Awaiting Pope: New Castro, Same Mess of an Economy
Two years before Pope John Paul II visited Cuba in 1998, then-Defense Minister Raúl Castro cracked down on a half-dozen young academics who had dared propose market reforms for the island’s Soviet-styled economy.
The Center for the Study of the Americas was ordered to stop studying Cuban issues. One of the academics suffered a fatal heart attack, blamed on the government pressures. Another fled into exile, and two others now live mostly abroad.
Today, it is President Raúl Castro who is championing even more daring reforms, including deep cuts in state spending and the largest expansion of private economic activity allowed in the communist-ruled island.
When Pope Benedict XVI lands in Santiago next month to start a three-day visit to the island, he will find a Cuba very different yet in many ways very similar, to what his predecessor encountered during his visit 14 years ago.
A different Castro is in charge. Church-state relations are warmer. Talk of economic reforms is now acceptable. Dissidents are more combative. But the economy is still in deep trouble. And a Castro is still in power.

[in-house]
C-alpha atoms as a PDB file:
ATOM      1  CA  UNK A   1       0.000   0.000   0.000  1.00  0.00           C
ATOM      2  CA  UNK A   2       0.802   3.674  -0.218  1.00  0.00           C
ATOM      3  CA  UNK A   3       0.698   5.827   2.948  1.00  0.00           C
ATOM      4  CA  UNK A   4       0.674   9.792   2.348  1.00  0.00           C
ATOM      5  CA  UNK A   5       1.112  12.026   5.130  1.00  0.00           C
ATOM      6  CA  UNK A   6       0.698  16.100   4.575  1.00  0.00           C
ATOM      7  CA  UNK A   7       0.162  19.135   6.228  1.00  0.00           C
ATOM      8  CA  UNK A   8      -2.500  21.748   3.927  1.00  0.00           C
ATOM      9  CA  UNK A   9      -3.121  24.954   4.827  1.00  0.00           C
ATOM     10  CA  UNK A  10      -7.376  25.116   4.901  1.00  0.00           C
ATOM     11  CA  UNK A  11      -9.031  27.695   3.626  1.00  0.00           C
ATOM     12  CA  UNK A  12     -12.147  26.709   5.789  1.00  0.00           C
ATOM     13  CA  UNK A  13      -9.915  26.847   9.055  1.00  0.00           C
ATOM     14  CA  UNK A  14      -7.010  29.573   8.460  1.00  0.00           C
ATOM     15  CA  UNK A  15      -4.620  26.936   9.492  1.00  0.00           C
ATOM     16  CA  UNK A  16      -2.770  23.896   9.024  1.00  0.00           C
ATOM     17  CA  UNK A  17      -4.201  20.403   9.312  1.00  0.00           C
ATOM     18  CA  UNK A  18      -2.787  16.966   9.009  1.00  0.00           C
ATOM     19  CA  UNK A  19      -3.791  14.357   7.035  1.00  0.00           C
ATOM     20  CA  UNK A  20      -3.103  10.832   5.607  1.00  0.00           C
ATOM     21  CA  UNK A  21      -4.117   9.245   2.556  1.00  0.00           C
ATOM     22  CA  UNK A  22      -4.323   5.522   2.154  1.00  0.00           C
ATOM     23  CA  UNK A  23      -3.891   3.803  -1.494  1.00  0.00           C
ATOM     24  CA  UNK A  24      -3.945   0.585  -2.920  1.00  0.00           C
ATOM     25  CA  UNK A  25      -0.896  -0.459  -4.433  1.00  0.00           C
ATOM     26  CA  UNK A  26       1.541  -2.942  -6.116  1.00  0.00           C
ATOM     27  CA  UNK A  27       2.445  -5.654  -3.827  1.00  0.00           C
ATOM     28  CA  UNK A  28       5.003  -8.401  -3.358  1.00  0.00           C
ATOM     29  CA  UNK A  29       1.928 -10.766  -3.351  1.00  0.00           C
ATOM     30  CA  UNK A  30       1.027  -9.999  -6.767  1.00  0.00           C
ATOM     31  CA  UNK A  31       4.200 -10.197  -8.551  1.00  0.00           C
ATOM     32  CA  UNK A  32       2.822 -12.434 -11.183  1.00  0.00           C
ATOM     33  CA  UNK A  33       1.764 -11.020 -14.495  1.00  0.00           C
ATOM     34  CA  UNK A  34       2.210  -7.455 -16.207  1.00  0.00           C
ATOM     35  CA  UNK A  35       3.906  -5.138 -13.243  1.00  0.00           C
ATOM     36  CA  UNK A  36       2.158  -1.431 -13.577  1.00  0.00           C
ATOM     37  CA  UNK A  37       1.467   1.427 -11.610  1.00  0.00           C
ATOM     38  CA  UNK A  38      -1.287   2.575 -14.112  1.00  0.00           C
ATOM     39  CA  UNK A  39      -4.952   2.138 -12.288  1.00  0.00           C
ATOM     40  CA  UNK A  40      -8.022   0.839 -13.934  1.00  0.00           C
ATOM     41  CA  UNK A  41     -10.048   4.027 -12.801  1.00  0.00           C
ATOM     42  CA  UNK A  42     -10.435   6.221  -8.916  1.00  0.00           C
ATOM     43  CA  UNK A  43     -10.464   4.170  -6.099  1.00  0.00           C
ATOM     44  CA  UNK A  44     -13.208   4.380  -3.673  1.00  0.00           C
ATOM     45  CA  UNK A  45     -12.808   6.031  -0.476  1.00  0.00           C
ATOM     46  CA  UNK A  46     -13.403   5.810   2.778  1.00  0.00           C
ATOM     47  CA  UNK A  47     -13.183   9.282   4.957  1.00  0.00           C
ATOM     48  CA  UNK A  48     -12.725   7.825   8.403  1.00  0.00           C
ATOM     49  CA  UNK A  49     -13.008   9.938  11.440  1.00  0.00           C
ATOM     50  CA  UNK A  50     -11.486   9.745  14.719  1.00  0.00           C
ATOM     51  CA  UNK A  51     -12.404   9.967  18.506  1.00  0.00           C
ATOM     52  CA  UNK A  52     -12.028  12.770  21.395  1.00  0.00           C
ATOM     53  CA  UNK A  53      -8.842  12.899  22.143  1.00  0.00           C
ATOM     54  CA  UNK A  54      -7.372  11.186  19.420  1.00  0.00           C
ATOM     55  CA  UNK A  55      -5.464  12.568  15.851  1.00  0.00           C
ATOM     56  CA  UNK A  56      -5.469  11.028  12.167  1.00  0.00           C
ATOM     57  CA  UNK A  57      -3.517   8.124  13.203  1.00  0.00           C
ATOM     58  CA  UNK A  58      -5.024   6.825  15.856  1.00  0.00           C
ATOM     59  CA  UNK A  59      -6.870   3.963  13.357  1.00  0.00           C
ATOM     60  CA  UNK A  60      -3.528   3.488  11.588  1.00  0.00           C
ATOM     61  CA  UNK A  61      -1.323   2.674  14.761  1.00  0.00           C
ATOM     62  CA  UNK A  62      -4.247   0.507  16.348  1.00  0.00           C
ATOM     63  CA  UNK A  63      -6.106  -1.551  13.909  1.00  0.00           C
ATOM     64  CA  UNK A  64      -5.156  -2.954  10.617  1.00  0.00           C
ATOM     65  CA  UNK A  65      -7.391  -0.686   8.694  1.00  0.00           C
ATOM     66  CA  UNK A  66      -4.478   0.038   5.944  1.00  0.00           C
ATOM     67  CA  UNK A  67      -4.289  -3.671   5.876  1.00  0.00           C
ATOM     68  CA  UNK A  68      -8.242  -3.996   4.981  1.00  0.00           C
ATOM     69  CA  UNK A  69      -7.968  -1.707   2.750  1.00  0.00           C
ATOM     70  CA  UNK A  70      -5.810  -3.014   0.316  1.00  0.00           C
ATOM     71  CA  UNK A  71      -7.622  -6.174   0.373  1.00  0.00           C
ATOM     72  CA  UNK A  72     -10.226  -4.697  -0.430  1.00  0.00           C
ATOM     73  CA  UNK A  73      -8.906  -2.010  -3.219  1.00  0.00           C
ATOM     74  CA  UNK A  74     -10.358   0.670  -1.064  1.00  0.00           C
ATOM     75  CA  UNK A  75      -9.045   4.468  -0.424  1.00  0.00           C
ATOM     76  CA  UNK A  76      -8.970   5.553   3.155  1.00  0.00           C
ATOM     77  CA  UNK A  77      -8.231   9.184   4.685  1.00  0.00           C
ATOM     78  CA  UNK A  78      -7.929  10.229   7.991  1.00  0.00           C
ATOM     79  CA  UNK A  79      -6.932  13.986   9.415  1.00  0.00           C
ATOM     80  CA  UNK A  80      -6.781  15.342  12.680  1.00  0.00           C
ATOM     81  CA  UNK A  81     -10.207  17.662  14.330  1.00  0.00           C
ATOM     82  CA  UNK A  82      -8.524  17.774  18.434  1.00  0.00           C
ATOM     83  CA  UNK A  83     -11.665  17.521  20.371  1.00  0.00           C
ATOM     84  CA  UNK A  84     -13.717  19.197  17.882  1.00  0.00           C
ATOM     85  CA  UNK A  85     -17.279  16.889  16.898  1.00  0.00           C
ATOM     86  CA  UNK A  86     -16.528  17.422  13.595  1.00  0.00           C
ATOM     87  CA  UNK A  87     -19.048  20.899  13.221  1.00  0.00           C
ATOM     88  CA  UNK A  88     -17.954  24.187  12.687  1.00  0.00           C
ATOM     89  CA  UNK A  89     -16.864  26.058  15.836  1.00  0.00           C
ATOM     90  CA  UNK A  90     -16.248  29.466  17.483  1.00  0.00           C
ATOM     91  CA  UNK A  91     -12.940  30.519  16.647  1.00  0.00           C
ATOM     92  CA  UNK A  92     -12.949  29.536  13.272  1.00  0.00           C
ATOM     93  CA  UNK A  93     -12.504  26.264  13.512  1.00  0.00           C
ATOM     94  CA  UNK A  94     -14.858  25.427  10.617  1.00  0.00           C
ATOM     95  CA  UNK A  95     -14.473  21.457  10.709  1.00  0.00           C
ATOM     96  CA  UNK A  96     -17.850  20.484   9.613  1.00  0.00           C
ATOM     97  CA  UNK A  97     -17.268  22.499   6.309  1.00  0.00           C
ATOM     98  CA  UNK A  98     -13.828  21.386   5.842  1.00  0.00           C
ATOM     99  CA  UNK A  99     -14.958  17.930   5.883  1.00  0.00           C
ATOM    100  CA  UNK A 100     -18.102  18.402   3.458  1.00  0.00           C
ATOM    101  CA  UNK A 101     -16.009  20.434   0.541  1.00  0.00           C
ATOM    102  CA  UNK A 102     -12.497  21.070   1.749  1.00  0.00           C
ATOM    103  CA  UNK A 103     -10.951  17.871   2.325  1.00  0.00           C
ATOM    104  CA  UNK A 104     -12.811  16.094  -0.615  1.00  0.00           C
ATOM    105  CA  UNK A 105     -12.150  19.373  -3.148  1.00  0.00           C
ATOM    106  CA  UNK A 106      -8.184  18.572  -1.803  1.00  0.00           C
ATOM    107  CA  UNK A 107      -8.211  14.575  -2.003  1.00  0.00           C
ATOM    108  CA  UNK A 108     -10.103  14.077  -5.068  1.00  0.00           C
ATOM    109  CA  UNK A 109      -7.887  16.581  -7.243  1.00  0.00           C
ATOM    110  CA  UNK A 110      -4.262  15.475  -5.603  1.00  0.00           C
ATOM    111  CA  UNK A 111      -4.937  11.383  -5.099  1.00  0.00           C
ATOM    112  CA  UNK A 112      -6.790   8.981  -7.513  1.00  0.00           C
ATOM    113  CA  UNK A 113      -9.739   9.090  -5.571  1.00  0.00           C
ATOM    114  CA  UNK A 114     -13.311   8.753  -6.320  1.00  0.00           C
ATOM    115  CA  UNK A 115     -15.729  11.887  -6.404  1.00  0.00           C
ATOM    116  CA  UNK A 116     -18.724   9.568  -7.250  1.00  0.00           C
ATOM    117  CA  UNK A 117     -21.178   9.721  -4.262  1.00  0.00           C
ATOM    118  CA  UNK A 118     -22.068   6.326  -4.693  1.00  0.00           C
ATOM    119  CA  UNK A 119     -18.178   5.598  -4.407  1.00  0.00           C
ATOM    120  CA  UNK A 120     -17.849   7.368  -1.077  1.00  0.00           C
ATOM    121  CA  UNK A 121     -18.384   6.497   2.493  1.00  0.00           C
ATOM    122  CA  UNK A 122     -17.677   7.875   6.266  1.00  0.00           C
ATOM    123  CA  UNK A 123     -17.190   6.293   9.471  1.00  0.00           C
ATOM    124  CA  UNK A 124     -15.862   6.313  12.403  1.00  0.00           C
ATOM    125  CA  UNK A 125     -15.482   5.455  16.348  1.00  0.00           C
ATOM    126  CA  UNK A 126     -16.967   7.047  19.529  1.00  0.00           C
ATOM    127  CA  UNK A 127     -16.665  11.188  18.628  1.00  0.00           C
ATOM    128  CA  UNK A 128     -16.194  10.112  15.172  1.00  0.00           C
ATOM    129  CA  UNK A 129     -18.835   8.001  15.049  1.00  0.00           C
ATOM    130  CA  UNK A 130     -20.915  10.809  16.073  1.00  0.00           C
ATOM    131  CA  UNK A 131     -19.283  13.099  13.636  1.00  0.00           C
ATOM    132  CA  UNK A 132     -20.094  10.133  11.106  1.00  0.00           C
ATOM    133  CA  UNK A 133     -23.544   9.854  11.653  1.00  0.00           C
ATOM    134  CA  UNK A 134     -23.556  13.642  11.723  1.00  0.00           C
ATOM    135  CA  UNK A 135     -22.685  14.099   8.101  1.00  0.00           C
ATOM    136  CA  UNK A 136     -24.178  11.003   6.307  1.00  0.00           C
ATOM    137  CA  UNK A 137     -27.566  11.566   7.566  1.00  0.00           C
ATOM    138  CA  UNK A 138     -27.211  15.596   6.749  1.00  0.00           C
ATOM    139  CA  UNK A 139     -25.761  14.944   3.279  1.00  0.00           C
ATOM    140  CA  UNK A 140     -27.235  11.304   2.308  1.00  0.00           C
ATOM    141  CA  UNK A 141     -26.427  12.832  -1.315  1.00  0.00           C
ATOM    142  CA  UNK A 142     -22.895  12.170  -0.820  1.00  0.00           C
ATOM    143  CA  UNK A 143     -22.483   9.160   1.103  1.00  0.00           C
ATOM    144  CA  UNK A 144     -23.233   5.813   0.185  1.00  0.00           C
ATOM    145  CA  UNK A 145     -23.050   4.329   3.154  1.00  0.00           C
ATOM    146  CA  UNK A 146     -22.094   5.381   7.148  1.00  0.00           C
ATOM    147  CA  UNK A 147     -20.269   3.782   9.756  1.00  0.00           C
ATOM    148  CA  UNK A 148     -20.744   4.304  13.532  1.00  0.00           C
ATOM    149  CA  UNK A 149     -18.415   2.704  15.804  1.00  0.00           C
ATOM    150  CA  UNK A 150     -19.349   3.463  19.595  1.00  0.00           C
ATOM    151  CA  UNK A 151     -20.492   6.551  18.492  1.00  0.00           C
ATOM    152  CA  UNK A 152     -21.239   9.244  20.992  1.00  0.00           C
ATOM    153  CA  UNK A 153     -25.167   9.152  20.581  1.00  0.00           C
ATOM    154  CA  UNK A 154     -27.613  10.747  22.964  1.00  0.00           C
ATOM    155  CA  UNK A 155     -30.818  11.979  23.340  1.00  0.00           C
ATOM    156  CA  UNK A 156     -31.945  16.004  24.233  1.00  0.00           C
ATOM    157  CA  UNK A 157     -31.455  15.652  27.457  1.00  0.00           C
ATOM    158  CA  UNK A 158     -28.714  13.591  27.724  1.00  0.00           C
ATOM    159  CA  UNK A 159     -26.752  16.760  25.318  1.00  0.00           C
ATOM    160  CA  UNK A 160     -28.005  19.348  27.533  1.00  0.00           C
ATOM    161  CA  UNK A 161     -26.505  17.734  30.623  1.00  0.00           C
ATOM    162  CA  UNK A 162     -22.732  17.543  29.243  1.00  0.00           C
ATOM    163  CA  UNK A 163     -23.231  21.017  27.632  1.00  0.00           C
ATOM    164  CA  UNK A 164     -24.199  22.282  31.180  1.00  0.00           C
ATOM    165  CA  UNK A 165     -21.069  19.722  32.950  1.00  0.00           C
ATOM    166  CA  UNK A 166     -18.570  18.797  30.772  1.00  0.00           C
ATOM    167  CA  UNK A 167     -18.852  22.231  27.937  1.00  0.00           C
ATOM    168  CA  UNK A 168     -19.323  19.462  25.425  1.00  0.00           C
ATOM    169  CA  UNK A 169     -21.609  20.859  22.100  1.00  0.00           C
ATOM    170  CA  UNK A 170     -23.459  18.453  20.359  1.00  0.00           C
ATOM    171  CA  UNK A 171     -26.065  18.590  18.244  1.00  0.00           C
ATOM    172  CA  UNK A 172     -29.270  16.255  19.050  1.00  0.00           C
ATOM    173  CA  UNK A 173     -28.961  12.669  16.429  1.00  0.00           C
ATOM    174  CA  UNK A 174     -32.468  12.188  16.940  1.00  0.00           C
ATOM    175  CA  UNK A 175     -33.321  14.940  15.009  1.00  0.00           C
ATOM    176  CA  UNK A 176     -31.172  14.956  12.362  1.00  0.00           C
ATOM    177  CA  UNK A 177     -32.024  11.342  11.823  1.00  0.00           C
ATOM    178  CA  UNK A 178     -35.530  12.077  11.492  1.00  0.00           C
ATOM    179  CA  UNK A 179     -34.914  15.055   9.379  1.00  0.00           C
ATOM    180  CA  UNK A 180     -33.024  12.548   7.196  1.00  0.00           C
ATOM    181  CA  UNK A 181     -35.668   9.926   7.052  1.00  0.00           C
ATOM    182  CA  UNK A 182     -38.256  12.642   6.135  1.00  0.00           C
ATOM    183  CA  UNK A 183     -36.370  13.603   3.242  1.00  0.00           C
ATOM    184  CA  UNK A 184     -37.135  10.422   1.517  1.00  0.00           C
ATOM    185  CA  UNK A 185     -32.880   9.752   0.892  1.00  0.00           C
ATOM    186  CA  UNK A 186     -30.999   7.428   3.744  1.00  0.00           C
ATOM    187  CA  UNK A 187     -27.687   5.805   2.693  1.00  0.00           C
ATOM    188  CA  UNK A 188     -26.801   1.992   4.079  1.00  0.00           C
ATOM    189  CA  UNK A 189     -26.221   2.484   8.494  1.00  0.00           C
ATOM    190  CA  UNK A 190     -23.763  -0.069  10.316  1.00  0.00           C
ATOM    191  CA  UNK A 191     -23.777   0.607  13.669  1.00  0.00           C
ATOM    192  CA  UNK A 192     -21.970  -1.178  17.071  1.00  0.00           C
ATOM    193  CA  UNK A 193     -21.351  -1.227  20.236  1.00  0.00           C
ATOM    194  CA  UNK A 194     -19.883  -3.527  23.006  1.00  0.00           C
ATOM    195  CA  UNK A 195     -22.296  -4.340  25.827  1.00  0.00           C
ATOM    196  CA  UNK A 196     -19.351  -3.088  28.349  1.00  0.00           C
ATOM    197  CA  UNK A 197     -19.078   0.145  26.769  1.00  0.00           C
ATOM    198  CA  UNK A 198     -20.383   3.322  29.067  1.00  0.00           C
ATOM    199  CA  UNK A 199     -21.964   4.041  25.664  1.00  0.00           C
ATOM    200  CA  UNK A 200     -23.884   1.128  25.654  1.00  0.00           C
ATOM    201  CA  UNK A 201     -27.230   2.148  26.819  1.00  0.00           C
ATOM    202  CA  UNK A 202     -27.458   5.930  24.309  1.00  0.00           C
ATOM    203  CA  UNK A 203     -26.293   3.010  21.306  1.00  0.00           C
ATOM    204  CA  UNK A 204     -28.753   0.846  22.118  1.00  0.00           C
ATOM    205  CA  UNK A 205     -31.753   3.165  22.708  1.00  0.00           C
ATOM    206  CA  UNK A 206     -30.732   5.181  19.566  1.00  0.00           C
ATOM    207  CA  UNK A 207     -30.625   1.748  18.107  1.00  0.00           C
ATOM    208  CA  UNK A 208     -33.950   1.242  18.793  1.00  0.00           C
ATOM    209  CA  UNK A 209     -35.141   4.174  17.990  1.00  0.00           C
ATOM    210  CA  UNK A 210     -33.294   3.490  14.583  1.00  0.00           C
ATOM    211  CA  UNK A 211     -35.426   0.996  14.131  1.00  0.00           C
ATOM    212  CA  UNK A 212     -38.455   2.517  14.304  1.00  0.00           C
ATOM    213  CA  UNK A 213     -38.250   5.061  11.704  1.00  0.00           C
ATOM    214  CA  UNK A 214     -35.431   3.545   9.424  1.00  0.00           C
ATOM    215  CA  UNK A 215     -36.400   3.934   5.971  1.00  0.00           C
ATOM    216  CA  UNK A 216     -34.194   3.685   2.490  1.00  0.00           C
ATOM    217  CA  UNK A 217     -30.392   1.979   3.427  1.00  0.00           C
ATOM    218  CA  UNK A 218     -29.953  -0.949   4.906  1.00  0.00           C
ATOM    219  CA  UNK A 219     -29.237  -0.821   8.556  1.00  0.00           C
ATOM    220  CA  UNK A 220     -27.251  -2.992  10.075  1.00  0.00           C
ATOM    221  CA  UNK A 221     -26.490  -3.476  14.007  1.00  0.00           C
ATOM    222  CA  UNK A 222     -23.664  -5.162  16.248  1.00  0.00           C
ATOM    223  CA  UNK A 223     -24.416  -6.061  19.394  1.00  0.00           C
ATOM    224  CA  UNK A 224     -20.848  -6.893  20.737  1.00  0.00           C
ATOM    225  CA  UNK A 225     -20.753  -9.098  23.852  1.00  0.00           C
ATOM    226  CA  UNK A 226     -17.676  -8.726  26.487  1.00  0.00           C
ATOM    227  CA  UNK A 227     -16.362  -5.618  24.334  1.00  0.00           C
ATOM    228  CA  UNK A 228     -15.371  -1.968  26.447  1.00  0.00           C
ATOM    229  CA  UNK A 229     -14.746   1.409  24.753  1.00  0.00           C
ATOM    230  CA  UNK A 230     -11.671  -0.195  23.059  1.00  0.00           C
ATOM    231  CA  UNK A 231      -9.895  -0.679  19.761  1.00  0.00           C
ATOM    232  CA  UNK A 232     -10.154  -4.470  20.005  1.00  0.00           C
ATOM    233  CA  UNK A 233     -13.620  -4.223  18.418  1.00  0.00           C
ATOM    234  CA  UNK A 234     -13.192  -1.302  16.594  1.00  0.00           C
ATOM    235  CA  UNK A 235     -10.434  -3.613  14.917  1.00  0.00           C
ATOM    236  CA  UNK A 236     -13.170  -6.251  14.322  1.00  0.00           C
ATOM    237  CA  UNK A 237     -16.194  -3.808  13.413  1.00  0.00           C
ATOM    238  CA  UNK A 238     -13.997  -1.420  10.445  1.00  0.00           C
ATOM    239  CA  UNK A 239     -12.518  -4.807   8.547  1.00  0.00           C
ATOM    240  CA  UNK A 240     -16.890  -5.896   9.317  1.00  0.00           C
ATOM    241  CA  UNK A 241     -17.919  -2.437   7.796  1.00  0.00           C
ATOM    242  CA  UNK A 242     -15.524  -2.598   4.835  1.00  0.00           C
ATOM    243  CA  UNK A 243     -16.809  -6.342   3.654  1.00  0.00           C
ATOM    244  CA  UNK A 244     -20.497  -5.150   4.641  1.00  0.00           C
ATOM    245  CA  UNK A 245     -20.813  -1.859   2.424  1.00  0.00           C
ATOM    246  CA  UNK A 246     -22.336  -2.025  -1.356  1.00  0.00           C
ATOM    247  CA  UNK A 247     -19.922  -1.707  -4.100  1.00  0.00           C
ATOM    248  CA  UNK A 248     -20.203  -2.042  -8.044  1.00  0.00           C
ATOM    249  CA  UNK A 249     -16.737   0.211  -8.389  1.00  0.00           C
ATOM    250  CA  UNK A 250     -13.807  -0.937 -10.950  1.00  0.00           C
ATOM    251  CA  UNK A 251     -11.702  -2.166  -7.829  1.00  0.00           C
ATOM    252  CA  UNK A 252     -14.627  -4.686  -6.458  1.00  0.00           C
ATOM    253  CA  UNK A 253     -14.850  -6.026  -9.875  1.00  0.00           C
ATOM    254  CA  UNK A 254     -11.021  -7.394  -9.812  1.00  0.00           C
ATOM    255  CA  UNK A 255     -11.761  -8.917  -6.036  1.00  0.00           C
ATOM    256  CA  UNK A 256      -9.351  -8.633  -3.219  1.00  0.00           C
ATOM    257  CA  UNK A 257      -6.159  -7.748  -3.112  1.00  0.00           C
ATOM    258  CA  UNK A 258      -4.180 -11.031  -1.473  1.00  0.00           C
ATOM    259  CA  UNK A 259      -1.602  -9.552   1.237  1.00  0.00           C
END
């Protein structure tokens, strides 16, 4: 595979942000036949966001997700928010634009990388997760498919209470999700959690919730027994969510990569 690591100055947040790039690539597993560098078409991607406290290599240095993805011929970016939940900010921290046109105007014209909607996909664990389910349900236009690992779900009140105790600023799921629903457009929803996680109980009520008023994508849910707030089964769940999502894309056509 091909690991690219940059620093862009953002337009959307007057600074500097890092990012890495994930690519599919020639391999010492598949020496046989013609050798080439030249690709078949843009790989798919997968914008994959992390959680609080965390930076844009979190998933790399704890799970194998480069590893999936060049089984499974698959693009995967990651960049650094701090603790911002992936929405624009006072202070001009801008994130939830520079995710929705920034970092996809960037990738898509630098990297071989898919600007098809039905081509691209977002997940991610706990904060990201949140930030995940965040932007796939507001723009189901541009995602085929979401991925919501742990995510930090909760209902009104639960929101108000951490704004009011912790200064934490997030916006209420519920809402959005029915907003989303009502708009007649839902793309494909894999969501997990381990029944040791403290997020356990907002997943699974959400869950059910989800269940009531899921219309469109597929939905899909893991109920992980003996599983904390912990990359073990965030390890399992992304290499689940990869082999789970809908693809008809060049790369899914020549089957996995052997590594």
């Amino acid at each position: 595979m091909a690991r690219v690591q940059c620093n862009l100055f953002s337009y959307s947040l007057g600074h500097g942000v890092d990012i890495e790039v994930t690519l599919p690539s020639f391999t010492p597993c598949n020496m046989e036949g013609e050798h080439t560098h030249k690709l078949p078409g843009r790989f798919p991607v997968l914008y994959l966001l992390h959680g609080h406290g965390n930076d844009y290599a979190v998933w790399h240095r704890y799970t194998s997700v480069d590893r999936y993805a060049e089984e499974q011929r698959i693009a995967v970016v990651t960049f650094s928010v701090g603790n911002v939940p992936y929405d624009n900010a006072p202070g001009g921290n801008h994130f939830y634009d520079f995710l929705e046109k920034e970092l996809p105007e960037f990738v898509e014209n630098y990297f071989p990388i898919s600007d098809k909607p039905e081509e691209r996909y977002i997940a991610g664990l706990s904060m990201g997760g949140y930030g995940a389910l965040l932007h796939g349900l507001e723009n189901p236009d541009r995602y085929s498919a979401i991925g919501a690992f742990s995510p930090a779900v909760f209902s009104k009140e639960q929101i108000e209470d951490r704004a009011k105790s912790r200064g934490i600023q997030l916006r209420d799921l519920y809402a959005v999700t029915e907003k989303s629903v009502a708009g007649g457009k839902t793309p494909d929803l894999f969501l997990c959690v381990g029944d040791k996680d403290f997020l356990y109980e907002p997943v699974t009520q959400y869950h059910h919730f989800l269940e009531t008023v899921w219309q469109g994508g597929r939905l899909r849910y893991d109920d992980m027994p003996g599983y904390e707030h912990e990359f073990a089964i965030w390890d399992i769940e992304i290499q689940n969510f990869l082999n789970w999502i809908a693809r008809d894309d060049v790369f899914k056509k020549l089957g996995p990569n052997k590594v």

Back in 1998, Cuba was “a living memory of the Soviet model of society,” yet the island’s Catholic Church had managed to endure and “give witness and provide hope against hope,” said Orlando Marquez, spokesman for the archdiocese of Havana.
Cuba was officially atheist from 1962 to 1992, Christmas was restored as an official holiday only in 1997. And the next year Cardinal Jaime Ortega became the first church leader to speak on state-owned television since the early 1960s.
Today, the church has “a more defined place in society,” there’s a church-state dialogue and Cuba “is living a process of transformations and reforms,” Marquez told El Nuevo Herald. “That’s the Cuba that Benedict wants to meet when he comes.”
After Ortega met with Castro in 2009, the cardinal announced the government would free more than 100 political prisoners and pro-government mobs in Havana halted their harassments of the dissident Ladies in White.
The church also has been permitted to build a new seminary, launch a business school in conjunction with a Catholic University in Spain and run a string of independent charity and educational programs that fill gaps in the government’s eroding social security net. [More]